How can we boost the life chances of children?

As a new report reveals the challenges facing low-income children in the UK, Helen Barnard argues that education, housing and wages are the key to boosting life chances.

A new report from UNICEF has set out a wide range of challenges facing the UK’s children and families including low incomes and poor education results. It follows recent predictions from the Institute of Fiscal Studies that 400 000 more children will be in poverty by 2020 unless we take action.

However, we have a window of opportunity to take concrete and decisive action to change this future. Record levels of employment and the introduction of the National Living Wage provide a good basis to start from. The Government is currently developing its Life Chances Strategy, out later this year. Stephen Crabb, the new Secretary of State for Work and Pensions, in his first major speech, set out his intention to mobilise all parts of Government to tackle poverty.

The Secretary of State’s approach is welcome, building on David Cameron’s commitment to an ‘all-out assault on poverty’. However, to make a real long-term difference, a much more comprehensive plan is needed that involves Government working with employers and families that includes:

  • Investing in family support services. Strong, stable families give children the best start in life; support services should focus on supporting couples’ relationships, parenting and both parents’ and children’s mental health.
  • Investing in high quality early years education is also important. The effects of poverty can be seen when children are very young; high quality early education can improve children’s development and help them do better in school.
  • Increasing the availability of genuinely affordable rented housing. More and more families in poverty live in private rented accommodation. This is often very expensive and can be unstable and poor quality. And unless action is taken, by 2040 we predict that private rents will rise by 90%, but wages will only rise by 40%. The Government, working with the housing sector, urgently needs to increase the supply of housing of all types, to help reduce the cost of renting.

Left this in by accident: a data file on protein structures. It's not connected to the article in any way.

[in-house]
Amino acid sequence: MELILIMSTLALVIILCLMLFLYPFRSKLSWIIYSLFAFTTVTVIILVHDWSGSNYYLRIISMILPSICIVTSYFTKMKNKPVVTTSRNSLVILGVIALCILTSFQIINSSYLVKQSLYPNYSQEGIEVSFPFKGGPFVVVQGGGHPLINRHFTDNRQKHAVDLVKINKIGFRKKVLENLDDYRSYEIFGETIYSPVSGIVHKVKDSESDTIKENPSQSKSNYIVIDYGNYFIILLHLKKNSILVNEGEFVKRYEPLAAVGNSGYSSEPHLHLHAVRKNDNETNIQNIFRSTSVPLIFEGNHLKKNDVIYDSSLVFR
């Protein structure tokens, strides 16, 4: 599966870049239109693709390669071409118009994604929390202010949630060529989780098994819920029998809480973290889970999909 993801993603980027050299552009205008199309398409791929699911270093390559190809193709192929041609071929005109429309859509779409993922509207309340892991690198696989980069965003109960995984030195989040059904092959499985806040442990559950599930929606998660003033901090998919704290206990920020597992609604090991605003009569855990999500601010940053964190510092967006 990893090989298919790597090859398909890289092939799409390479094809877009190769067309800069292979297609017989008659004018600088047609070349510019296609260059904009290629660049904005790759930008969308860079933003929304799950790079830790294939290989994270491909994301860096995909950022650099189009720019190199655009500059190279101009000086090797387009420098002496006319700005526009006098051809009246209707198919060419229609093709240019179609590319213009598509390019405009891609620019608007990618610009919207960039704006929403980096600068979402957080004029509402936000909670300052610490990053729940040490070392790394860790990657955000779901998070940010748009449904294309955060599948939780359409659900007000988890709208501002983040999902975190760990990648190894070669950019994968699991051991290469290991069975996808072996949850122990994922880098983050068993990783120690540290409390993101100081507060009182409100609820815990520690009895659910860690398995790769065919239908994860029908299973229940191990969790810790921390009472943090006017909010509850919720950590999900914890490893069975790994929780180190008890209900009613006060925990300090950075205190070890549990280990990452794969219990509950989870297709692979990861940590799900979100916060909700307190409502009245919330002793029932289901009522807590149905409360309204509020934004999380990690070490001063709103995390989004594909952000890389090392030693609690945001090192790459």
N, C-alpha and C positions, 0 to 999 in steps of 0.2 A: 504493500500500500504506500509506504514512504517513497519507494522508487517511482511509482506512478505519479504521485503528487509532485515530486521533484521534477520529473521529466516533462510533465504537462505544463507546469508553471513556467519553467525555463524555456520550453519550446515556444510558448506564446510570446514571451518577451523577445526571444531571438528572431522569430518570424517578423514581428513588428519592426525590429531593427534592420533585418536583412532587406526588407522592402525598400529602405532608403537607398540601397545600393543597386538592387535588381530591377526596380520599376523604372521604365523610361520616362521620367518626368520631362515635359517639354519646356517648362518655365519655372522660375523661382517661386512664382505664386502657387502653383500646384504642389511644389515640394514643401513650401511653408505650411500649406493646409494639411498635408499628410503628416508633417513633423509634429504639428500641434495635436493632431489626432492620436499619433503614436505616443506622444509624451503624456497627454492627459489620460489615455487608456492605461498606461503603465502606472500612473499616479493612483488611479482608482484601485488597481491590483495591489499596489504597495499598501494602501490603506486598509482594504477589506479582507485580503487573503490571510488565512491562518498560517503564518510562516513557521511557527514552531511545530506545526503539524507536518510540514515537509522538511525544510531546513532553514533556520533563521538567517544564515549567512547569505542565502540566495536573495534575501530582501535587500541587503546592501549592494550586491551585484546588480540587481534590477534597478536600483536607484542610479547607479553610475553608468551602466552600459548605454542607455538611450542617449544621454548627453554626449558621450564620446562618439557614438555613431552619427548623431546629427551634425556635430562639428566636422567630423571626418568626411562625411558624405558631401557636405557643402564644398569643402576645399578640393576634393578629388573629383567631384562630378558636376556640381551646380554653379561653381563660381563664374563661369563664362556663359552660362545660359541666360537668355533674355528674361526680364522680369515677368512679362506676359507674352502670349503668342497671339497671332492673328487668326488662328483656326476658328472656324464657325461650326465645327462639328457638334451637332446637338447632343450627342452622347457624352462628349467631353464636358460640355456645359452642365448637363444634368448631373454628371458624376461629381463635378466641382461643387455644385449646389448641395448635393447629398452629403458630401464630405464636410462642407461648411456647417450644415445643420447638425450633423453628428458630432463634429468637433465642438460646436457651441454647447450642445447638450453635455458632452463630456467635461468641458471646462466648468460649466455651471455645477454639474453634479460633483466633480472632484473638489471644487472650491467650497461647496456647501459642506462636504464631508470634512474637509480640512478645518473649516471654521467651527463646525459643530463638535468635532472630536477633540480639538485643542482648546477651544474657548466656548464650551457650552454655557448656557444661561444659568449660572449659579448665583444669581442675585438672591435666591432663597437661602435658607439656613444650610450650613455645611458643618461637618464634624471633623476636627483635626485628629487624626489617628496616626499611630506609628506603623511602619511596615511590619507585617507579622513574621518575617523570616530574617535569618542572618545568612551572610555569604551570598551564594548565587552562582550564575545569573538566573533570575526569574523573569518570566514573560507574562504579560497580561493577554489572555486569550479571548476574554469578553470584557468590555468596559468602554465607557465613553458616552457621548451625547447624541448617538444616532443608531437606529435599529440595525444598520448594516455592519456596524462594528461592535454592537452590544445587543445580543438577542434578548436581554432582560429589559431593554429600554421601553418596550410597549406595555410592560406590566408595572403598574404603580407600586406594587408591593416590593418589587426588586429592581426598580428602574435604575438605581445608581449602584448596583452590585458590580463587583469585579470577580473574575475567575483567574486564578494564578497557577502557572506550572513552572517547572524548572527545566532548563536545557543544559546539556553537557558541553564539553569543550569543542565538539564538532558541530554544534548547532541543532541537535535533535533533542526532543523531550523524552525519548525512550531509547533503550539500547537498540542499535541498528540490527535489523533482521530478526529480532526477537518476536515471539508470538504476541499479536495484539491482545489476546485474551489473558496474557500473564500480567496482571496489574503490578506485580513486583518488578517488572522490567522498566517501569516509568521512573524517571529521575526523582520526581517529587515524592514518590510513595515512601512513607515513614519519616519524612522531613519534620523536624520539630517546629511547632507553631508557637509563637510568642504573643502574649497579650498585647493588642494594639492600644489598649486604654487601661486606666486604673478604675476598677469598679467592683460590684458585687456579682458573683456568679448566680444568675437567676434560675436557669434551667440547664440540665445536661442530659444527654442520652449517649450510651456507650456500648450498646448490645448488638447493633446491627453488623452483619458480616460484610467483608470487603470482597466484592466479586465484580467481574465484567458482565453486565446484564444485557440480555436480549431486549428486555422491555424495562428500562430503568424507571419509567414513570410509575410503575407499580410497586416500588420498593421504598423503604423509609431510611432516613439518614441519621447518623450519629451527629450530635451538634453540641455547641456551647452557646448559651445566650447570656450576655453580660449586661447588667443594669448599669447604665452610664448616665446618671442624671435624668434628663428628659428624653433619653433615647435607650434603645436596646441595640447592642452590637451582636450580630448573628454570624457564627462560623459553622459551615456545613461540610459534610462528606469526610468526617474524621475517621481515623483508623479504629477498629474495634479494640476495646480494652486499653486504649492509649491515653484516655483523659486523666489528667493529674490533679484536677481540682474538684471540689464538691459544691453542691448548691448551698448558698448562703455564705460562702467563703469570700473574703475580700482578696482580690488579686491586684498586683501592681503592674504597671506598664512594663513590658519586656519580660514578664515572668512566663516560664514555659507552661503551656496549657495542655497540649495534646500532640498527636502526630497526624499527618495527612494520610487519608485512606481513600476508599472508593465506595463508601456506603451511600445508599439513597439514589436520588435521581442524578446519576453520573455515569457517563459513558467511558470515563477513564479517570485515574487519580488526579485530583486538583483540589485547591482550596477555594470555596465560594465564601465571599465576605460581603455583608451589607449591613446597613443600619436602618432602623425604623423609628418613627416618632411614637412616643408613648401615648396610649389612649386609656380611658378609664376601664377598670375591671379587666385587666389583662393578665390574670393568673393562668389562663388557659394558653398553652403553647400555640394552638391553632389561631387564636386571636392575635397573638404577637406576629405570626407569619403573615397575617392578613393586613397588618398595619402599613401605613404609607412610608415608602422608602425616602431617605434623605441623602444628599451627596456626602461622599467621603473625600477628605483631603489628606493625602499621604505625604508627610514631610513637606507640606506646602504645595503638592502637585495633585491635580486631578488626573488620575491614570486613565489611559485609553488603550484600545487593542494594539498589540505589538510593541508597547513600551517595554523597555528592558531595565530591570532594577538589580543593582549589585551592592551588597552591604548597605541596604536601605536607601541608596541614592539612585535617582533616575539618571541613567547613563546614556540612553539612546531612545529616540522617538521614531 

• Refocusing the welfare to work and skills systems on reducing poverty. Currently neither welfare to work programmes or skills providers have to focus on helping families move into work which will lift them out of poverty. This should be the overarching goals of both sets of services.
  • Reversing some of the cuts to Universal Credit which will greatly reduce some families’ incomes, and reorienting the system so that work genuinely pays for low-income families. As it stands, if they earn the National Living Wage only families with two parents in full time jobs will reach an acceptable standard of living. Couples with other working patterns and lone parents will find that cuts to in-work benefits outweigh gains from the NLW.

The Government needs a coherent approach to tax, benefits and work to enable low income families to achieve economic security. Underpinning these actions, we need a new partnership between Governments, employers and families; all have a significant role to play in ending the social damage and drain on our economy caused by poverty.